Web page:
Once we have a table filled with the data of interest, we can begin to flex the full power of relational databases. They can use the relations within the data to selectively query, update, and delete data according to specific constraints. Formally, we wish to perform a procedure (including SELECT, UPDATE, DELETE) on a table with a particular group of rows indicated by the appropriate relational operators (see Figure 1). For example, to display the full contents of our Contacts table (assuming we have inserted several entries), we can issue the following SQL command:

SELECT * FROM Contacts ;

Figure 1
Figure  1:

While instructive, this example doesn't demonstrate the full power of the SELECT statement. Sometimes you may want to selectively extract certain columns for a subset of all the rows in a table (see Figure 2). For example, to pull out the First, Last, Age, and Phone columns for all rows that have an Age column value greater than 30, we'd use the following SQL command:

SELECT First, Last, Age, Phone
FROM Contacts
WHERE Age > 30 ;

Figure 2
Figure  2:

A similar syntax is used for the DELETE and UPDATE SQL commands, which either delete or update specific rows, respectively.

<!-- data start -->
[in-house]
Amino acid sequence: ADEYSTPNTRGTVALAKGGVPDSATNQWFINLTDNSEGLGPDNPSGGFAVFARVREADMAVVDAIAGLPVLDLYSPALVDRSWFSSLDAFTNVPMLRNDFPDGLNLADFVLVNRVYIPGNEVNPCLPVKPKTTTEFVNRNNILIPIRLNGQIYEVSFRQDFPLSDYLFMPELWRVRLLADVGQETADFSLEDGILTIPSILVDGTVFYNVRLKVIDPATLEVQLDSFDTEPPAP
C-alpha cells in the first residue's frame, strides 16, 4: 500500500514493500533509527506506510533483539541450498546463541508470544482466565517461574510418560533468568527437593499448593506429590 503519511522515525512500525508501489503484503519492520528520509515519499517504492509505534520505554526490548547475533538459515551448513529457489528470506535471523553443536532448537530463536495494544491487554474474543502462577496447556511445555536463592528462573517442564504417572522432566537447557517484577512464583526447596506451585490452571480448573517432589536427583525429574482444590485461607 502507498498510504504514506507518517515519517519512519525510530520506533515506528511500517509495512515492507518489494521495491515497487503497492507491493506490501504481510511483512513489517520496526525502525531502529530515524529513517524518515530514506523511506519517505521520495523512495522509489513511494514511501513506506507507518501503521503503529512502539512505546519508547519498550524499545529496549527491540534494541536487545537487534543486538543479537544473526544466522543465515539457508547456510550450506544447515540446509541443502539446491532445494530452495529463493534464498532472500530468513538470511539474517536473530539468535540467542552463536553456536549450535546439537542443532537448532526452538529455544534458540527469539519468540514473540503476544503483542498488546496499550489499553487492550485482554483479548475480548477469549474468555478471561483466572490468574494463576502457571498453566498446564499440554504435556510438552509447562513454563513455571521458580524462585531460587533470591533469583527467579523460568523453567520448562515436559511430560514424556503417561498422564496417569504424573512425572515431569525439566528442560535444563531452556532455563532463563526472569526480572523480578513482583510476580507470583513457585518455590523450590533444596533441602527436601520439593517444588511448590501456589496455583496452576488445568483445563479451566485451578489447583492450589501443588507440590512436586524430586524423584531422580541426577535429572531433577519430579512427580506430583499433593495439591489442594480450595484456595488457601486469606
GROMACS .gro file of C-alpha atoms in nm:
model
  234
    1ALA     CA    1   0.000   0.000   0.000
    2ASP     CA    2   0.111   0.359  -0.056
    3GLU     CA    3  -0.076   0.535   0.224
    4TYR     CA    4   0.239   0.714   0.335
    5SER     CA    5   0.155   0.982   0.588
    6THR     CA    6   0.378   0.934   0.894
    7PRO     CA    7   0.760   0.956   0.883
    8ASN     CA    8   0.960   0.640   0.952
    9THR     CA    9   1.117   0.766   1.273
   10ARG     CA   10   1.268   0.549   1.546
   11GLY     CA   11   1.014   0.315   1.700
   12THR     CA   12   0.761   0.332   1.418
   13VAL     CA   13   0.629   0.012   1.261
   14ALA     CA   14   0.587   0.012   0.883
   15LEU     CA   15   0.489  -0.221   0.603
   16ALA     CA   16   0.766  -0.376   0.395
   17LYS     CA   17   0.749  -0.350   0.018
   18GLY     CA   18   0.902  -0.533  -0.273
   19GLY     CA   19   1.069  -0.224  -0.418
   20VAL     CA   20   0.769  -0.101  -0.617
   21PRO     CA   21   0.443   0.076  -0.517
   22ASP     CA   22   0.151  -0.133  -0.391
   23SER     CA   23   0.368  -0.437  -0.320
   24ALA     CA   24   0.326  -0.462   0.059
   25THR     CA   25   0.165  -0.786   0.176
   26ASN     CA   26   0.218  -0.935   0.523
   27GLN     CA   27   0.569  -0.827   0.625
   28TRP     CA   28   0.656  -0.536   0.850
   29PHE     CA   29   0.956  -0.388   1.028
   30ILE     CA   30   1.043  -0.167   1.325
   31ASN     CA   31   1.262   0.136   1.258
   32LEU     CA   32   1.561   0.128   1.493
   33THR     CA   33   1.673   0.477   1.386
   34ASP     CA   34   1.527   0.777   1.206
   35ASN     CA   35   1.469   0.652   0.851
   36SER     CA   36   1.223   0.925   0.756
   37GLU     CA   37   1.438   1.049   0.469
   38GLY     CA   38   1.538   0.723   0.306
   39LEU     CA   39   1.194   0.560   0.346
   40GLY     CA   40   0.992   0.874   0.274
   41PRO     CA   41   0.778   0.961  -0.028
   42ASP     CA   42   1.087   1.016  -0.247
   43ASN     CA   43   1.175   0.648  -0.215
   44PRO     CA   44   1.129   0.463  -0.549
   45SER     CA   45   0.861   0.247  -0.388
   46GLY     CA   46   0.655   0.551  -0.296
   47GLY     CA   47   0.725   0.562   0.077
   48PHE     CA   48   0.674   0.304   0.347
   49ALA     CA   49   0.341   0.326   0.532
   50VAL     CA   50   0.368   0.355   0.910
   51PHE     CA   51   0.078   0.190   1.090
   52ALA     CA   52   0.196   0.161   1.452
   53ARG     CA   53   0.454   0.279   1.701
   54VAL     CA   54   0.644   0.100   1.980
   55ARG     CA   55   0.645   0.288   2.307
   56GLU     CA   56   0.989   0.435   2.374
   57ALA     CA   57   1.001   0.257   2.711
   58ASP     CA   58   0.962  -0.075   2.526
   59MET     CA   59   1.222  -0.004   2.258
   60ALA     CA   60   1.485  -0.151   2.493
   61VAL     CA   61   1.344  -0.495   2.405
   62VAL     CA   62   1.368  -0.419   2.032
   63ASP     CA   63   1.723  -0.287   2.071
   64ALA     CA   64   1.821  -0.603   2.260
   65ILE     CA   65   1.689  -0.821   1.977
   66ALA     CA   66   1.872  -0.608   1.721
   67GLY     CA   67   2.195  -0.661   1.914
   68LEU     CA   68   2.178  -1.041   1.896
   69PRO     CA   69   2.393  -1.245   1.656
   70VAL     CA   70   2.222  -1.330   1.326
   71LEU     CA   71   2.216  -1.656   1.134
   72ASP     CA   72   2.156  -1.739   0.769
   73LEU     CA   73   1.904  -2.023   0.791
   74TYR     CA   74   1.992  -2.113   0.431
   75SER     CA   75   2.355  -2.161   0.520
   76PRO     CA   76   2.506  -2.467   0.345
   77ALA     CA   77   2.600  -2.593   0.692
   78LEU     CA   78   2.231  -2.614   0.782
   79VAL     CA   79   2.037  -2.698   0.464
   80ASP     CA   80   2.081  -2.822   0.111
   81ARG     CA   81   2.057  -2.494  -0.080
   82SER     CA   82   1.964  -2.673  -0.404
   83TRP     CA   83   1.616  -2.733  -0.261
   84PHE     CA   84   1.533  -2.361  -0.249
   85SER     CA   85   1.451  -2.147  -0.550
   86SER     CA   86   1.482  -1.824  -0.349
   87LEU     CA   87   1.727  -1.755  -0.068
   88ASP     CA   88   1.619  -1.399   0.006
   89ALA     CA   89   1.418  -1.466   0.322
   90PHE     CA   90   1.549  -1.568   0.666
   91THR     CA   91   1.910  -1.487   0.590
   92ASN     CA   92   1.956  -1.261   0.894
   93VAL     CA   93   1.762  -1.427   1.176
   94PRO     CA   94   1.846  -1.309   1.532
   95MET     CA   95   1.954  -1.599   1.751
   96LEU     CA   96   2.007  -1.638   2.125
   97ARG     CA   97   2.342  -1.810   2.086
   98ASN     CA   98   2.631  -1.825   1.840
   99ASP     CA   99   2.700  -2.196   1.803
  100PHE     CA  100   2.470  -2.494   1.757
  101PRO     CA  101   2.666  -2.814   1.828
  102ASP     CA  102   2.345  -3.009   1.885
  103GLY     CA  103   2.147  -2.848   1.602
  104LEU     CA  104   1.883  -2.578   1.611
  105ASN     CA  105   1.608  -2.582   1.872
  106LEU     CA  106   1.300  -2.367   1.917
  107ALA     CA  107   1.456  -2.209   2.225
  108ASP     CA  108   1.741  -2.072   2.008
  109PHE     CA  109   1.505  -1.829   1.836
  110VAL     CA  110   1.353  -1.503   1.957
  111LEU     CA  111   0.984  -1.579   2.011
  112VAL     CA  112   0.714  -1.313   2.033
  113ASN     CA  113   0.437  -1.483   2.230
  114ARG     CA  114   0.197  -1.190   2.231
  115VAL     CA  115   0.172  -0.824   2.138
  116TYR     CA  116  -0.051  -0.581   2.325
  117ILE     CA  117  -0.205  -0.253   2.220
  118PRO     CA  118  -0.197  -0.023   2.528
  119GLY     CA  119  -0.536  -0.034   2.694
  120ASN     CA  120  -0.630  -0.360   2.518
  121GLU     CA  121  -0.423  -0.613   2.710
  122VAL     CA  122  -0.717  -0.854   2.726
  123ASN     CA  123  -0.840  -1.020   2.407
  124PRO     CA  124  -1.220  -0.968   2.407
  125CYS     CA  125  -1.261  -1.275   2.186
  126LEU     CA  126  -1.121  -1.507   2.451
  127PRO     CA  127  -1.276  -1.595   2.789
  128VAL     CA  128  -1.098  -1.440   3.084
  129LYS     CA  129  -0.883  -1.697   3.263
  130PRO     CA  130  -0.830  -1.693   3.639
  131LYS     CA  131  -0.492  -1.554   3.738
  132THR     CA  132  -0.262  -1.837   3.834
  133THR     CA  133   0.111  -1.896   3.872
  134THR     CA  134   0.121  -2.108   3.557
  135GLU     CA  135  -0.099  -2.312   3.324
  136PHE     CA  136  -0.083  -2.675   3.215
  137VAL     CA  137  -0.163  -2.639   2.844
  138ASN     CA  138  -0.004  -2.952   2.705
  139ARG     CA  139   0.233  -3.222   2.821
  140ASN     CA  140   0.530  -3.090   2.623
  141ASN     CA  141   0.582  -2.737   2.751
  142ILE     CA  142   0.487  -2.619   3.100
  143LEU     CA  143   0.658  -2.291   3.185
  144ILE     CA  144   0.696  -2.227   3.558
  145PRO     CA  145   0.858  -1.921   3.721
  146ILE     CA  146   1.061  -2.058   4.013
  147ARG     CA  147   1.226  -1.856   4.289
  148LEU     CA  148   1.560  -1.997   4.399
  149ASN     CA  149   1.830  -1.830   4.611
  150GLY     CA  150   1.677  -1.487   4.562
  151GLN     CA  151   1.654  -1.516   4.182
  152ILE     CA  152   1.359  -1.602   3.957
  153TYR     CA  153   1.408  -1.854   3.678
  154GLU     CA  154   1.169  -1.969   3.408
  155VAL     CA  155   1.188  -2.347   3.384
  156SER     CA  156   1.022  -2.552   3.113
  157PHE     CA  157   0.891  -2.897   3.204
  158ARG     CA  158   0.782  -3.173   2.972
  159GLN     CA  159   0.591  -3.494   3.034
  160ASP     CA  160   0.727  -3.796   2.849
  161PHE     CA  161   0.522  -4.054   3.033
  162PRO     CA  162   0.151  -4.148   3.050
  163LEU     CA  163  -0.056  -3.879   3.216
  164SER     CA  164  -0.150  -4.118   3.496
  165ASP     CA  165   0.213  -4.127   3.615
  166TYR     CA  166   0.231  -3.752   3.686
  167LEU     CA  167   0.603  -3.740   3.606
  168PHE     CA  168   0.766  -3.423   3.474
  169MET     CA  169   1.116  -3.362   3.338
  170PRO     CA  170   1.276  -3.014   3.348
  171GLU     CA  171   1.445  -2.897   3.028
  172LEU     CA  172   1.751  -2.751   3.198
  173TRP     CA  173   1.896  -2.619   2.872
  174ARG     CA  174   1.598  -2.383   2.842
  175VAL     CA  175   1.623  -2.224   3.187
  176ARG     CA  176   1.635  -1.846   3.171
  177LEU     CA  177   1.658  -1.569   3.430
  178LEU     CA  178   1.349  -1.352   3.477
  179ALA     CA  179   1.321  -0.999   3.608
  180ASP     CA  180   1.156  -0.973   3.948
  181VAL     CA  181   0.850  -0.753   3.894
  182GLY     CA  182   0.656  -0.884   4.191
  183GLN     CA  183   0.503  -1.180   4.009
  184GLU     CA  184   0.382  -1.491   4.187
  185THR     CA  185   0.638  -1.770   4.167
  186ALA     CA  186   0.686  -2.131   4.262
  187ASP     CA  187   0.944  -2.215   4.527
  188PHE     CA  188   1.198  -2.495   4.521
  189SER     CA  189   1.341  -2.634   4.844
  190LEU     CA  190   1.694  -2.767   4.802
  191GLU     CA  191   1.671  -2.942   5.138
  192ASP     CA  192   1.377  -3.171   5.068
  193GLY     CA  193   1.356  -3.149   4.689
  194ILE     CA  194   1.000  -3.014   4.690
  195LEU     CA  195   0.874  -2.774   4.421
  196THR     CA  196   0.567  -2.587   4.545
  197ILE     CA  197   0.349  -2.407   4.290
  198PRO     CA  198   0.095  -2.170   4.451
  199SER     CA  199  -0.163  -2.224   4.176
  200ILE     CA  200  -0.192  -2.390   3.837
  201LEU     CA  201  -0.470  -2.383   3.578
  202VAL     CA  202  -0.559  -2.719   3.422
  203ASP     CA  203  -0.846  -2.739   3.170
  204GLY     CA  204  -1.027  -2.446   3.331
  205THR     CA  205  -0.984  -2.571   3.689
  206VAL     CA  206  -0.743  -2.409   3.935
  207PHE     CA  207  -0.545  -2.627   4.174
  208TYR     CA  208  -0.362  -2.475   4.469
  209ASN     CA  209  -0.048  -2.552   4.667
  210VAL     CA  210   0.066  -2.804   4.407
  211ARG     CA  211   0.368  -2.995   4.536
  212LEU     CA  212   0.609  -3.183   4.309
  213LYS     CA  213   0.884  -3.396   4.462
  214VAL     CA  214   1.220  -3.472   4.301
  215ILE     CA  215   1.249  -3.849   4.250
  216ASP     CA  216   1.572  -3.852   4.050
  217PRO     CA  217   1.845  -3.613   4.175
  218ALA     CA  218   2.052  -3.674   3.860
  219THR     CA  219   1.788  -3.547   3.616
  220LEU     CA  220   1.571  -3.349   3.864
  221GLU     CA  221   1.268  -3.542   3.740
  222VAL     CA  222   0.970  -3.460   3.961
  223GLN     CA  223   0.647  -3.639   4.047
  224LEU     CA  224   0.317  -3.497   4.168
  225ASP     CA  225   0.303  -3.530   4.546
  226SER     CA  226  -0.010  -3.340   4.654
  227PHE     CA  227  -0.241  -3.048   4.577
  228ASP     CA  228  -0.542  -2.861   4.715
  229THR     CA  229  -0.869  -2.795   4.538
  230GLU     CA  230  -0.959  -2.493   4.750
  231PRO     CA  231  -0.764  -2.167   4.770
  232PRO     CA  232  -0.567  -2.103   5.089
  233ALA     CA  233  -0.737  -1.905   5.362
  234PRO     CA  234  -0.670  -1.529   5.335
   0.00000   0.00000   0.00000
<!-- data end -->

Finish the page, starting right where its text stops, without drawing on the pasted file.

Morphing SQL into JDBC
Anyone serious about learning and using JDBC needs a good reference. I recommend the JDBC API Tutorial and Reference, Second Edition: Universal Data Access for the Java 2 Platform by Seth White et al. (Addison-Wesley), part of the Java Series. To understand why a good reference can be invaluable, recall that SQL has predefined data types, while the Java language has its own predefined data types (one of Java's most important features). To pull data from a database into a Java application using SQL, you have to convert from SQL data types to Java data types and vice versa. The book referenced above devotes an entire chapter to this process, with many informative tables that demonstrate the allowed and recommended conversions.

Before delving into the more commonly used interfaces in the JDBC API, an introduction to the specific error-handling features is appropriate. Any time a database is involved, the whole concept of error handling can quickly become a quagmire. Fortunately, the JDBC API has provided an elegant solution - the SQLException object - which allows for chained exceptions, a novel concept in the Java arena. As a result, the following convention is standard when using the JDBC API:

try {
// JDBC Code
}catch(SQLException e) {
while (e != null) {
System.out.println("\nERROR: \n");
System.out.println("Message: "
+ e.getMessage ());
System.out.println("SQLState: "
+ e.getSQLState ()); System.out.println("ErrorCode: " + e.getErrorCode ());
e = e.getNextException();
}
}